Northern Ireland Protocol: Key questions answered
Rishi Sunak will meet Ursula von der Leyen on Monday to discuss the “range of complex challenges around” the Northern Ireland Protocol.
Here are answers to some of the main questions about the Irish Sea trading arrangements.
– What is the Northern Ireland Protocol?
Jointly agreed by the UK and EU, it was the part of the Brexit Withdrawal Agreement that dealt with the main obstacle in the divorce talks – the Irish land border.
To keep the border free flowing, London and Brussels essentially moved new regulatory and customs checks required by Brexit to the Irish Sea.
That has introduced red tape on trade between Great Britain and Northern Ireland, creating a headache for many businesses and enraging loyalists and unionists who claim the region’s place within the UK has been undermined.
There were some sporadic outbreaks of violence linked to the protocol following its introduction in January 2021, but they were not widespread or sustained.
– How is the protocol linked to the political impasse at Stormont?
The powersharing institutions can only function with the co-operation of the largest nationalist party and largest unionist party.
The DUP has used its veto to bring down devolution in protest at the protocol.
Its boycott means a ministerial executive cannot function and the legislative assembly cannot conduct any business.
In the absence of ministers, civil servants are in charge of running public services but they are hamstrung in the decisions they can take and many laws and policy changes are unable to be progressed due to the political vacuum.
The DUP has made it clear it will only go back into devolved government if significant changes are delivered on the protocol.
– What have the Government and the EU been doing to resolve the dispute?
The Government initially hailed the protocol as the breakthrough that “got Brexit done”, and then portrayed early trade disruption as “teething problems”.
However, former prime minister Boris Johnson began to change his public stance on the protocol soon after it became operational.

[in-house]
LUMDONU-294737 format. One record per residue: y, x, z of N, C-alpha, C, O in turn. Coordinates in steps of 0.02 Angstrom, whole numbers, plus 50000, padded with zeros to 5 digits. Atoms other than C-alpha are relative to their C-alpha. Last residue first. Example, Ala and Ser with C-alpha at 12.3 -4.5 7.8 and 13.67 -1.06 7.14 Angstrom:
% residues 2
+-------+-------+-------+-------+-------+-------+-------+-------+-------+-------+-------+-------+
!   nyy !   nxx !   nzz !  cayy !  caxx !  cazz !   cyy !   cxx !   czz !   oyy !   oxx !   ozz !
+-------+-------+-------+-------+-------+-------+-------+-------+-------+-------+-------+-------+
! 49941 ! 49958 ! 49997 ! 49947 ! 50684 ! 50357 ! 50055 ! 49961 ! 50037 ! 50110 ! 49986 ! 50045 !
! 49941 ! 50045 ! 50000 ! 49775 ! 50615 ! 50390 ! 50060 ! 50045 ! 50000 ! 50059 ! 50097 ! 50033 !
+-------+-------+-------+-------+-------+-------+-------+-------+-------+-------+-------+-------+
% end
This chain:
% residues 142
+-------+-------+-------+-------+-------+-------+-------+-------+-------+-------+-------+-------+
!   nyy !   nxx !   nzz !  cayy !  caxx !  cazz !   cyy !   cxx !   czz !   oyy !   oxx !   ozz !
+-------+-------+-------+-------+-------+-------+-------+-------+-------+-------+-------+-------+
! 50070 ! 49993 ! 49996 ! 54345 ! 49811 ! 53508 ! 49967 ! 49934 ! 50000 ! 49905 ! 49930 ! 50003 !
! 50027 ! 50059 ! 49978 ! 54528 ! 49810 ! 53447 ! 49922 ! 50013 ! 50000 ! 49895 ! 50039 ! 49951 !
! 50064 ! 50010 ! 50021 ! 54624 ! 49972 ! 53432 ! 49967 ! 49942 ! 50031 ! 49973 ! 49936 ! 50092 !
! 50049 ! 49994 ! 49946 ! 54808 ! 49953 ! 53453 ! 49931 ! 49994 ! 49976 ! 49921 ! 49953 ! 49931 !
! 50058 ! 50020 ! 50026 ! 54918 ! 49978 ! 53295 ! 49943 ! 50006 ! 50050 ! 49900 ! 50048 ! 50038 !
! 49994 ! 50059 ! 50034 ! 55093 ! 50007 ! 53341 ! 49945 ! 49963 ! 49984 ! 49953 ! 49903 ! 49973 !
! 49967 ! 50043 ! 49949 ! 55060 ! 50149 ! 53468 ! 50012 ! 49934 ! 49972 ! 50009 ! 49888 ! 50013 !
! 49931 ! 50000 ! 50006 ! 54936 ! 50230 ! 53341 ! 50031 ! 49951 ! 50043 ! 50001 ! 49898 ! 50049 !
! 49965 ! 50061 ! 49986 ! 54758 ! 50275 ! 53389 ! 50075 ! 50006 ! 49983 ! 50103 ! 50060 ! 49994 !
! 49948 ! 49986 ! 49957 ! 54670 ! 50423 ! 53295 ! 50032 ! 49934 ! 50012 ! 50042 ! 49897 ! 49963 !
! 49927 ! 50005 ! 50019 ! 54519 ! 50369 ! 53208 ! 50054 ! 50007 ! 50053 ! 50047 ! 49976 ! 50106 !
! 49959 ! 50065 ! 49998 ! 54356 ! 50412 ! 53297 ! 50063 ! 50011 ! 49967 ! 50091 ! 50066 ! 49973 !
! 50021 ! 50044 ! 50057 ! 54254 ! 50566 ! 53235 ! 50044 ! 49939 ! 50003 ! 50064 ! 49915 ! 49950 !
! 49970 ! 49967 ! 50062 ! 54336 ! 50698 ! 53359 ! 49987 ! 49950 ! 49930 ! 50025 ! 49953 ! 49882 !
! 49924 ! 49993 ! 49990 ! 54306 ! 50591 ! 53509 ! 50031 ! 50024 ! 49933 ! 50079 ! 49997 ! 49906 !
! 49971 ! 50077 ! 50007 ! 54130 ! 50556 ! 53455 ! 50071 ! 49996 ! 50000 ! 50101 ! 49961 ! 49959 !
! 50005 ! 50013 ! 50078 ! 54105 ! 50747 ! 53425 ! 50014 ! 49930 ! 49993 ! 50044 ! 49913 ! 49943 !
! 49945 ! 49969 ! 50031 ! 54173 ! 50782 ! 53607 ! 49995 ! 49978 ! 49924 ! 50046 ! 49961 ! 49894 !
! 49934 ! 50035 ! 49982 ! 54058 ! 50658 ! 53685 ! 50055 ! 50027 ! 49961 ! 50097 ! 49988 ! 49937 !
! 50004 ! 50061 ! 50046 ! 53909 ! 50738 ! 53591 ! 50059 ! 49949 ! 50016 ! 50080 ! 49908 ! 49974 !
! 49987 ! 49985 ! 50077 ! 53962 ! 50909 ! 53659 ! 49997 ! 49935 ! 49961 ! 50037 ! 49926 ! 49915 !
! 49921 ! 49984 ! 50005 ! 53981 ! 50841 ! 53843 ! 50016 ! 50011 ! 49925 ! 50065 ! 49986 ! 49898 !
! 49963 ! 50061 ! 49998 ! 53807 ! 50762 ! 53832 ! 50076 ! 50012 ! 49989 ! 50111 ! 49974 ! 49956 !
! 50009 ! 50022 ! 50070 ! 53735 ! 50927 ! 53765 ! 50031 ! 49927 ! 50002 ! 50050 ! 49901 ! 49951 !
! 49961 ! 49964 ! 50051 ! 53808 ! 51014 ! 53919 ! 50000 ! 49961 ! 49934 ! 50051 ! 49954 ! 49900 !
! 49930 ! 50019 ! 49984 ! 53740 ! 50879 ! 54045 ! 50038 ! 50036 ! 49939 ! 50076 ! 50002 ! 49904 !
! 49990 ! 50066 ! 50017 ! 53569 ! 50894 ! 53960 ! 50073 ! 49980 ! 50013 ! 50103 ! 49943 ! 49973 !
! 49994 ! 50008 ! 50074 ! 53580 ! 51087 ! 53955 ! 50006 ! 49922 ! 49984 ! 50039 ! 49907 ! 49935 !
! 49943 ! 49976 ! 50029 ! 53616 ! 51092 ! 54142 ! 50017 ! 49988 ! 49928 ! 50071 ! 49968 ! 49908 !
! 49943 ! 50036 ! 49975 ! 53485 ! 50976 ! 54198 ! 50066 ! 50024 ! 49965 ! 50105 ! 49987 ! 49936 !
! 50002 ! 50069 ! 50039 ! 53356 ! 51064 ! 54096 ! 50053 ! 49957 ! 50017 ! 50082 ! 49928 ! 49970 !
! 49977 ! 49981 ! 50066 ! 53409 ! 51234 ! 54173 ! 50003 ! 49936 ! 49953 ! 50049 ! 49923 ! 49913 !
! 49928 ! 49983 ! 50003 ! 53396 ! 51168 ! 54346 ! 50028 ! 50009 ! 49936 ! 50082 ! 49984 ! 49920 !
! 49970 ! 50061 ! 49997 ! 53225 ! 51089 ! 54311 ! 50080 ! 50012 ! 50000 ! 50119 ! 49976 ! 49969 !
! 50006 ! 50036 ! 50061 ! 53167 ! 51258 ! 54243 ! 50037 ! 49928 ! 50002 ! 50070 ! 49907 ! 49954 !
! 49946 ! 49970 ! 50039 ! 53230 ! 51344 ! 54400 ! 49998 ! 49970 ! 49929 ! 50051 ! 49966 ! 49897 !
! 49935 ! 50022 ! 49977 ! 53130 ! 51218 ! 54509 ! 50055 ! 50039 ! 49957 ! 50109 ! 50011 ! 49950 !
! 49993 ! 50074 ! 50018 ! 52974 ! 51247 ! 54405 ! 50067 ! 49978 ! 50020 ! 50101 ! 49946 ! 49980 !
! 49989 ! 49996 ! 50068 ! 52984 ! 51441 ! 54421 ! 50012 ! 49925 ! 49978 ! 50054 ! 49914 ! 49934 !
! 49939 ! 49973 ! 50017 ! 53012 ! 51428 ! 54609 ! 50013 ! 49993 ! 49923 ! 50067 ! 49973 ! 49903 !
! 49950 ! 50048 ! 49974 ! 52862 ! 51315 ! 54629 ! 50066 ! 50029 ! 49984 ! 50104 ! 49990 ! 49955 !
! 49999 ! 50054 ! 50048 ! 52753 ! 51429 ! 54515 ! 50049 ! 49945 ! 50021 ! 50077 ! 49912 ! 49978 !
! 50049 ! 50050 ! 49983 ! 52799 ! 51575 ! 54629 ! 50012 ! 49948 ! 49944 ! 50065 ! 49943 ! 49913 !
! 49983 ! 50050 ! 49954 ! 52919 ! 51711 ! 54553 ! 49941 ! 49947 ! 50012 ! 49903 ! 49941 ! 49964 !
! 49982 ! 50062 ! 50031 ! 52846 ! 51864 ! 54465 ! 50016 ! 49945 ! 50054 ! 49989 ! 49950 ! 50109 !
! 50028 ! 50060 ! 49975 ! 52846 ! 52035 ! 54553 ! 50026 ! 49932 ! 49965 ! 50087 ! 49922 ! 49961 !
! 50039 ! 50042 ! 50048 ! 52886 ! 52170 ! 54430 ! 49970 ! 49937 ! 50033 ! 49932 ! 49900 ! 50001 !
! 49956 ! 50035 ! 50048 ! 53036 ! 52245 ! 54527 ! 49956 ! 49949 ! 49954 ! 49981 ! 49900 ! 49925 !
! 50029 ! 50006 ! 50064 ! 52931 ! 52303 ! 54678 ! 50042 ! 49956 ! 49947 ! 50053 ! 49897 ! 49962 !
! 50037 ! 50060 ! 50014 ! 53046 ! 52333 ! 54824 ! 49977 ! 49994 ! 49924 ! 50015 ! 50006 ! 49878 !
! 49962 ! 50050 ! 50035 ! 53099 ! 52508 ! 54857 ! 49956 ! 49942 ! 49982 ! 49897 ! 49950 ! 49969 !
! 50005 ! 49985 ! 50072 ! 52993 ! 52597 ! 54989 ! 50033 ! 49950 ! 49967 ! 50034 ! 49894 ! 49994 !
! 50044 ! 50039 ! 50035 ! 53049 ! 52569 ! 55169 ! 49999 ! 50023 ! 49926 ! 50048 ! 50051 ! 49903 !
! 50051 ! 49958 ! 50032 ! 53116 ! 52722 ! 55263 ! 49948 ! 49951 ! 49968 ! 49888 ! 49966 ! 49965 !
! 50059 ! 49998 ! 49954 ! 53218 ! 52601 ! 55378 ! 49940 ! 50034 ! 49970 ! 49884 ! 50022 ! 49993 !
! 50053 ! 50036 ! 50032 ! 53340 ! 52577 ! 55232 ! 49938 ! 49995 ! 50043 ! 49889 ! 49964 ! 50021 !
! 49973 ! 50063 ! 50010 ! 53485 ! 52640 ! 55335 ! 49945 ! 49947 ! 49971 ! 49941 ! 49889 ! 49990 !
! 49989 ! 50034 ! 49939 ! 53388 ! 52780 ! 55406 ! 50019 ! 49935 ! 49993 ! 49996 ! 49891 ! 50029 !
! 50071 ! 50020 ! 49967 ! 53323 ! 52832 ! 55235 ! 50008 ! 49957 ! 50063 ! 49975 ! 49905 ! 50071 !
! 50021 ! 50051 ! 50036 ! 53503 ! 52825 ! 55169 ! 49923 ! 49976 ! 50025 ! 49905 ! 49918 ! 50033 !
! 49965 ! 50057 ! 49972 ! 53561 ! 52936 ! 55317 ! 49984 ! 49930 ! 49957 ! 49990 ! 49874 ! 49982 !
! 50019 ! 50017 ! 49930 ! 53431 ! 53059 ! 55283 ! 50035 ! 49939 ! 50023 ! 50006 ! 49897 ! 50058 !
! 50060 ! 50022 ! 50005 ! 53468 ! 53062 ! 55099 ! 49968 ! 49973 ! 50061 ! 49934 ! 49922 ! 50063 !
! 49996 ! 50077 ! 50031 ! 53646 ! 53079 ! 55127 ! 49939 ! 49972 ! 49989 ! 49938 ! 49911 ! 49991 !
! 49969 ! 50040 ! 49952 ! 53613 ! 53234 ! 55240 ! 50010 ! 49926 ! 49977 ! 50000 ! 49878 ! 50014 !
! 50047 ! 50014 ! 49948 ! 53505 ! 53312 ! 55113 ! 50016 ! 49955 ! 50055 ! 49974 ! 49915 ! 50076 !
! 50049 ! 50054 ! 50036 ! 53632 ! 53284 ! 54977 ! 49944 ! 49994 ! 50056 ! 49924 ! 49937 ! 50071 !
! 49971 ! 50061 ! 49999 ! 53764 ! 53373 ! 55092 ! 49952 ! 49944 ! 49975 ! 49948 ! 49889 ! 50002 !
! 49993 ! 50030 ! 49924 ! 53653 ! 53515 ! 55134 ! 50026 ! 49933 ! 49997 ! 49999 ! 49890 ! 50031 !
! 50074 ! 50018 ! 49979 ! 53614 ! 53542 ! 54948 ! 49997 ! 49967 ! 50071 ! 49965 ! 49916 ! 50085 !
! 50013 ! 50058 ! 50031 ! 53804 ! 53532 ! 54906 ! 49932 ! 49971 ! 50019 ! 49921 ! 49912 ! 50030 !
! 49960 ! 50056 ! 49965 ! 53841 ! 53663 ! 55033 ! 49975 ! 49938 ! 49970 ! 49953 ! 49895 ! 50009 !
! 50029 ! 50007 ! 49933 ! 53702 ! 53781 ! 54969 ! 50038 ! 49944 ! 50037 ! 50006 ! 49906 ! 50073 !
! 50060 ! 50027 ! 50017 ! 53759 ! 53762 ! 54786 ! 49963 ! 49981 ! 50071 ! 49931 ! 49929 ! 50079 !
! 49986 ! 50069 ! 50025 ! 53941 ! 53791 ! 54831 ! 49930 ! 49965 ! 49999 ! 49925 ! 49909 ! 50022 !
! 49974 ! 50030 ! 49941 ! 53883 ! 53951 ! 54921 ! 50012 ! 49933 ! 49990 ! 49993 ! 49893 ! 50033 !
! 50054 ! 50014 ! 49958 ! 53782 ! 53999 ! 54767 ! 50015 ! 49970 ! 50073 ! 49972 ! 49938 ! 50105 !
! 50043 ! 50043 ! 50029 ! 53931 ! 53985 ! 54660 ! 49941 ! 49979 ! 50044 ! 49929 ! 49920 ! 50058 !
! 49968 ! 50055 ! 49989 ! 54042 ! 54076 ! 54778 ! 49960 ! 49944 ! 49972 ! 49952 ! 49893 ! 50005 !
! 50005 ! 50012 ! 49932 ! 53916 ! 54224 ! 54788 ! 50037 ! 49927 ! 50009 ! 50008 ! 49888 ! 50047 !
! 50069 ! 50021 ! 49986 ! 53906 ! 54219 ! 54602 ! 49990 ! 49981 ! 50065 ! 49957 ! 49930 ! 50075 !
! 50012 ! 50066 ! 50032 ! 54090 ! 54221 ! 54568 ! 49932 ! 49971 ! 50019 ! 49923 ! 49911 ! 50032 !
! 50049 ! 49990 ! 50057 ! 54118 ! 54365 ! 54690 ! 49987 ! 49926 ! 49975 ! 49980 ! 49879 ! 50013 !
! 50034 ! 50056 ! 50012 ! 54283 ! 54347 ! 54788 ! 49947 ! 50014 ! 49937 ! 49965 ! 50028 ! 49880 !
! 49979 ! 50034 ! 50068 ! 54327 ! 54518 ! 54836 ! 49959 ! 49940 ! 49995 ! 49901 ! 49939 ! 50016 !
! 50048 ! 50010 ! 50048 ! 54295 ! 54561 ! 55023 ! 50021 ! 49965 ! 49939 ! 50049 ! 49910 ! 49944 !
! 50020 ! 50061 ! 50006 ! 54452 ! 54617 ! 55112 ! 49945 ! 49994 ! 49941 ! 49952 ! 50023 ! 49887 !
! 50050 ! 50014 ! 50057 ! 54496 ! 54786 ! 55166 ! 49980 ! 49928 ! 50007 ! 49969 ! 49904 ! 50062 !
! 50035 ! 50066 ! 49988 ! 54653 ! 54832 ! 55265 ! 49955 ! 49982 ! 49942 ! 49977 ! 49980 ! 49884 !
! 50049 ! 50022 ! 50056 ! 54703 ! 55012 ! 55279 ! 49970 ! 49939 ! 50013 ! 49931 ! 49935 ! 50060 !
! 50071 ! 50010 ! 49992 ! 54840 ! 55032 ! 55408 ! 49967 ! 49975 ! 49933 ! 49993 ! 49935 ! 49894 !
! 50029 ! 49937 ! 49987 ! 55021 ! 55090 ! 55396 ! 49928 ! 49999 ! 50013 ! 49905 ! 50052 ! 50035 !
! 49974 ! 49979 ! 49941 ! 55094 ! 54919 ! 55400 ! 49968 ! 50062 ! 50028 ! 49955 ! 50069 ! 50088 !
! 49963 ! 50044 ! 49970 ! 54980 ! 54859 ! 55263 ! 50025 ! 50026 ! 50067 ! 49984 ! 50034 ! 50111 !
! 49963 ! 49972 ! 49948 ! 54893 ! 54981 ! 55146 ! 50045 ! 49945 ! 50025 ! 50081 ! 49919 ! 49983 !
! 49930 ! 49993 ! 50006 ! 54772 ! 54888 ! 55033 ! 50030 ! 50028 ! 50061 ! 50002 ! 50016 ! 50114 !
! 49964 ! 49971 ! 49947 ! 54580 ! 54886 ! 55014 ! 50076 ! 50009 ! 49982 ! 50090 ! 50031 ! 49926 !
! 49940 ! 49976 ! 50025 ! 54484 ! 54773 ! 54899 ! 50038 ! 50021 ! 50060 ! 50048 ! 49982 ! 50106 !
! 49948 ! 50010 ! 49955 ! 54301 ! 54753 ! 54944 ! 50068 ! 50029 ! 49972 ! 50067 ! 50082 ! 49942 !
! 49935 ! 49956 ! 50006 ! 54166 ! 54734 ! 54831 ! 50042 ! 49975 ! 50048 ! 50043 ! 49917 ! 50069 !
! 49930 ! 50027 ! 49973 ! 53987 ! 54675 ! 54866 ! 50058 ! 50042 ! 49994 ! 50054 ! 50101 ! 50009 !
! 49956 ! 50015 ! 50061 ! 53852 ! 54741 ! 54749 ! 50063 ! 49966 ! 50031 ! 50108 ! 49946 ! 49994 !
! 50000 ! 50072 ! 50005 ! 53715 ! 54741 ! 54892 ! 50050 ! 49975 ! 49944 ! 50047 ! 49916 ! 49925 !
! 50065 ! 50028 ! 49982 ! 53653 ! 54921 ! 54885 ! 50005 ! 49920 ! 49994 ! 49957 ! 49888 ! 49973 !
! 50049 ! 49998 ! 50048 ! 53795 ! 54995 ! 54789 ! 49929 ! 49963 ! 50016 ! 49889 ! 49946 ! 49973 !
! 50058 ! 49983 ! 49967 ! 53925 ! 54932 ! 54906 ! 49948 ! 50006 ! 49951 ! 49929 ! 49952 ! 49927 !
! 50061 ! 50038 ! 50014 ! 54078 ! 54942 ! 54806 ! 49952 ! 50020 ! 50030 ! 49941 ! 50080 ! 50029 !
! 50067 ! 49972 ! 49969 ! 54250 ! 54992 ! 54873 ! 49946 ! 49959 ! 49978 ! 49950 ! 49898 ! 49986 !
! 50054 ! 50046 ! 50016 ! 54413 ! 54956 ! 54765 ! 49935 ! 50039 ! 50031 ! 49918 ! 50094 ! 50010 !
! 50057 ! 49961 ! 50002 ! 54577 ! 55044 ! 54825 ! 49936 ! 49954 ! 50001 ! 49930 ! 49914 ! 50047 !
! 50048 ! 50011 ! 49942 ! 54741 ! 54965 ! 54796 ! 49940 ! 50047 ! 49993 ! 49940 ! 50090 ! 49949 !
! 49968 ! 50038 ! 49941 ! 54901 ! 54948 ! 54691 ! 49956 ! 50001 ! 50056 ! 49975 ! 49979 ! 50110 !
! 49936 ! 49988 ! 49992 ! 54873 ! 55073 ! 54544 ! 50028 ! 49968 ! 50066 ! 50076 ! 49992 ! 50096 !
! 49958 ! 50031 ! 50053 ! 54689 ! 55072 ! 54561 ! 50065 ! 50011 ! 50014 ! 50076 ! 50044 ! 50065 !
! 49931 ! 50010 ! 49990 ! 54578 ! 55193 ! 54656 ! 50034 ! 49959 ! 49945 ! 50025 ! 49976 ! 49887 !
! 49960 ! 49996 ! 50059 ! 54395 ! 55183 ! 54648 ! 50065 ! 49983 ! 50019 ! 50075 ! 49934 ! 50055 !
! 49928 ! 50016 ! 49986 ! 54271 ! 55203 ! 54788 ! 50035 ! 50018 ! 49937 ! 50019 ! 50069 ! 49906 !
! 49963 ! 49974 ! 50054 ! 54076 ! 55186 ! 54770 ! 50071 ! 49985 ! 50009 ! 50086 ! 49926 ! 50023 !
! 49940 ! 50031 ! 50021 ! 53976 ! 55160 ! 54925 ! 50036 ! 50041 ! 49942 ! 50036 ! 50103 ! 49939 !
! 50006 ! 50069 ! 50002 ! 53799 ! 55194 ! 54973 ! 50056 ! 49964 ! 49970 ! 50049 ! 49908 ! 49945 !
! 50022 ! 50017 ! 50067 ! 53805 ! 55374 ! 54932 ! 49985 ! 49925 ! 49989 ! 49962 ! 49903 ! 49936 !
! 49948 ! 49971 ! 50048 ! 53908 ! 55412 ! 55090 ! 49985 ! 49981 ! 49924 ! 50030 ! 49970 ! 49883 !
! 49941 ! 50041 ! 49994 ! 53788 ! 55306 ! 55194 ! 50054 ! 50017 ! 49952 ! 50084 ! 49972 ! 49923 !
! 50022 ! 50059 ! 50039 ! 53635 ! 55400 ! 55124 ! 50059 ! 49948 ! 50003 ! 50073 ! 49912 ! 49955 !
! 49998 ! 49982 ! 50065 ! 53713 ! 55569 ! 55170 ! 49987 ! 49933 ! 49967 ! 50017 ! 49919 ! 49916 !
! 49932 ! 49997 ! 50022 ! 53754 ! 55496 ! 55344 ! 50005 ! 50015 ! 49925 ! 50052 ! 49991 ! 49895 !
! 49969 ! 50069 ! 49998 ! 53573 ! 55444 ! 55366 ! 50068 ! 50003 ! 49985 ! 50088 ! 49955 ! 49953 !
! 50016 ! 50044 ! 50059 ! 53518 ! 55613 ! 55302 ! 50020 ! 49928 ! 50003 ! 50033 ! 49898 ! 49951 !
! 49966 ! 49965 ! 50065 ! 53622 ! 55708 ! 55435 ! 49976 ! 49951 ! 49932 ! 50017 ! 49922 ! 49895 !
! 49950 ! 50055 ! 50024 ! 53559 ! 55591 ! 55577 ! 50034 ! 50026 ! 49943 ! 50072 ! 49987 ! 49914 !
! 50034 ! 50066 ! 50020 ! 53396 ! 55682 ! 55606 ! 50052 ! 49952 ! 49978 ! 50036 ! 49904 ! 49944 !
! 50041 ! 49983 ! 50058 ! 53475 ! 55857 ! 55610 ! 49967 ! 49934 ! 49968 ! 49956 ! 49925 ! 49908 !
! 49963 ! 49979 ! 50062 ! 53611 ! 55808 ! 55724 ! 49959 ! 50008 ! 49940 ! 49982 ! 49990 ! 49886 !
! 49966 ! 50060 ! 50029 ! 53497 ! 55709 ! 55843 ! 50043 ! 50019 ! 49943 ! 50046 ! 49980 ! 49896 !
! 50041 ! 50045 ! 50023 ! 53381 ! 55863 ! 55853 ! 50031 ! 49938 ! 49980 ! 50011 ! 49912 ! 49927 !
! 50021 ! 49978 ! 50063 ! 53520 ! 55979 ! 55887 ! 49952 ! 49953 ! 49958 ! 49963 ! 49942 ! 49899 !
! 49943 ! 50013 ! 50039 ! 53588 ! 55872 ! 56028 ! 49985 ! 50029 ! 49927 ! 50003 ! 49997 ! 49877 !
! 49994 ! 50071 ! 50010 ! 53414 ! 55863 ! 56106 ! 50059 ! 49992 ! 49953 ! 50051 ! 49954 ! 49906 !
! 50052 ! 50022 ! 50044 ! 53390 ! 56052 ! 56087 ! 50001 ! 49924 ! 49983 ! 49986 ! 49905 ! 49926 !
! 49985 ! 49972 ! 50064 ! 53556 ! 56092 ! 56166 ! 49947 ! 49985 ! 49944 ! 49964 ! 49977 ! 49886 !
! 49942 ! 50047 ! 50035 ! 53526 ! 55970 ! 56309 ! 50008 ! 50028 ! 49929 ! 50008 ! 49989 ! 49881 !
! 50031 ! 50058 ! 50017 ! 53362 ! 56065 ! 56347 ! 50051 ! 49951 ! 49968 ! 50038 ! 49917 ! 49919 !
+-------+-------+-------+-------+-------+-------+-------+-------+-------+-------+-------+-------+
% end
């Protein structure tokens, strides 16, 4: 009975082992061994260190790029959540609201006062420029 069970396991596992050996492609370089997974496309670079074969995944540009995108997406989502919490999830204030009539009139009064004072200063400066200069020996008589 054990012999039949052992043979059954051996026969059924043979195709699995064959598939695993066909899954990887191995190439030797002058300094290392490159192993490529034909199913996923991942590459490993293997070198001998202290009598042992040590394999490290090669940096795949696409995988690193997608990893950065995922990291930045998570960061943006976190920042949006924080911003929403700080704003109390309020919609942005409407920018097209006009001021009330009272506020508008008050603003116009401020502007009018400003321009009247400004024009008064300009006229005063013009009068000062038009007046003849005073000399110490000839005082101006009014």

His government subsequently claimed the protocol had upset the Good Friday peace agreement’s “delicate balance” of unionist and nationalist aspirations by undermining the east/west trade dynamic.
Relations between the EU and UK deteriorated sharply thereafter, with Brussels taking legal action against the UK for failing to honour its obligations under the protocol.
Stop-start negotiations between the UK and the European Commission rumbled on with little sign of progress and ill-feeling between London and Brussels increased when the Government tabled legislation at Westminster – the Northern Ireland Protocol Bill – that would have empowered ministers to unilaterally scrap the protocol without the EU’s consent.
Pursuing such action, Brussels warned, would have been likely to prompt retaliatory action, triggering fears of a trade war.
However, the dynamic between the UK and EU appears to have improved markedly since Mr Sunak entered No 10.
The Prime Minister has appeared more inclined to secure a negotiated settlement with the EU and he paused progress of the Protocol Bill as officials resumed intensive talks aimed at getting an agreed solution.
– What could a likely deal look like?
Both the EU and UK are in broad agreement on the need to differentiate between GB goods whose end destination is Northern Ireland, and those that are set for onward transportation into the EU single market via the unchecked land border with the Republic of Ireland.
It seems a deal would include the creation of so-called green and red lanes. NI-bound goods would enter ports via the green lane and would be subject to a much-reduced burden of paperwork. Those products destined for the Republic of Ireland would have to comply with the full extent of protocol checks.
– Are there any potential sticking points?
The oversight role of the European Court of Justice (ECJ) could prove the main stumbling block.
While the protocol has created a trade barrier on GB/NI trade it also offers Northern Ireland traders dual market access to sell freely both within the UK internal market and into the EU single market. Advocates of the protocol insist the economic advantage created by this access must be retained in any deal.
Access to the single market is possible because, under the protocol, Northern Ireland essentially remains within the single market for goods. But, as such, the ECJ remains the final arbitrator of EU law issues in the region.
This issue is less about trade and more about sovereignty, with senior DUP figures and Eurosceptic Tory backbenchers in the European Research Group (ERG) vocal in their opposition to the continuation of EU law in Northern Ireland, especially when Stormont MLAs have no power to set or change those laws.
Any deal may seek to downplay the role of the ECJ, with an emphasis on the role of Northern Ireland courts in resolving the vast majority of trade disputes.
Whether that would be enough to convince the DUP and ERG to accept a deal remains to be seen.